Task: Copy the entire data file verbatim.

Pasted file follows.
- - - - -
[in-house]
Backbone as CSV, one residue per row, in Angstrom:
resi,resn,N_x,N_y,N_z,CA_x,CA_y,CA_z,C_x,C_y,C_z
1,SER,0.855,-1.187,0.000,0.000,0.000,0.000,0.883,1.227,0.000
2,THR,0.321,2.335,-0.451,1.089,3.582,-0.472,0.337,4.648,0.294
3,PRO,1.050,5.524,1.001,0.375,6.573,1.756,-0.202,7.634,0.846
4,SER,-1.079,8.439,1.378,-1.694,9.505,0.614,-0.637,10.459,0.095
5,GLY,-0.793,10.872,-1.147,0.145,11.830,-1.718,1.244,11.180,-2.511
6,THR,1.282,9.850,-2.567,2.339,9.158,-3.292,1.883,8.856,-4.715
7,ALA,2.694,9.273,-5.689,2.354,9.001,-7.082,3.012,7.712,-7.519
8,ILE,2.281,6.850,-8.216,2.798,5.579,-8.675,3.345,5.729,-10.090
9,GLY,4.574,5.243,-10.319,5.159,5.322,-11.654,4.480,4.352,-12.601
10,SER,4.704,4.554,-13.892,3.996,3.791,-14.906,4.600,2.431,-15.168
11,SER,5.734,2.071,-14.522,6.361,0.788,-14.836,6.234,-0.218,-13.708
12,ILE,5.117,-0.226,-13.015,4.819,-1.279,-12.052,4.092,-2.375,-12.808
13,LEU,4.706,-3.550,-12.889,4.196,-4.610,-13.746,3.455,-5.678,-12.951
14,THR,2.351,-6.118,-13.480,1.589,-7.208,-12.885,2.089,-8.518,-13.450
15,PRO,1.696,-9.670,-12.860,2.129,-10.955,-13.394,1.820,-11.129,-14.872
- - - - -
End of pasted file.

[in-house]
Backbone as CSV, one residue per row, in Angstrom:
resi,resn,N_x,N_y,N_z,CA_x,CA_y,CA_z,C_x,C_y,C_z
1,SER,0.855,-1.187,0.000,0.000,0.000,0.000,0.883,1.227,0.000
2,THR,0.321,2.335,-0.451,1.089,3.582,-0.472,0.337,4.648,0.294
3,PRO,1.050,5.524,1.001,0.375,6.573,1.756,-0.202,7.634,0.846
4,SER,-1.079,8.439,1.378,-1.694,9.505,0.614,-0.637,10.459,0.095
5,GLY,-0.793,10.872,-1.147,0.145,11.830,-1.718,1.244,11.180,-2.511
6,THR,1.282,9.850,-2.567,2.339,9.158,-3.292,1.883,8.856,-4.715
7,ALA,2.694,9.273,-5.689,2.354,9.001,-7.082,3.012,7.712,-7.519
8,ILE,2.281,6.850,-8.216,2.798,5.579,-8.675,3.345,5.729,-10.090
9,GLY,4.574,5.243,-10.319,5.159,5.322,-11.654,4.480,4.352,-12.601
10,SER,4.704,4.554,-13.892,3.996,3.791,-14.906,4.600,2.431,-15.168
11,SER,5.734,2.071,-14.522,6.361,0.788,-14.836,6.234,-0.218,-13.708
12,ILE,5.117,-0.226,-13.015,4.819,-1.279,-12.052,4.092,-2.375,-12.808
13,LEU,4.706,-3.550,-12.889,4.196,-4.610,-13.746,3.455,-5.678,-12.951
14,THR,2.351,-6.118,-13.480,1.589,-7.208,-12.885,2.089,-8.518,-13.450
15,PRO,1.696,-9.670,-12.860,2.129,-10.955,-13.394,1.820,-11.129,-14.872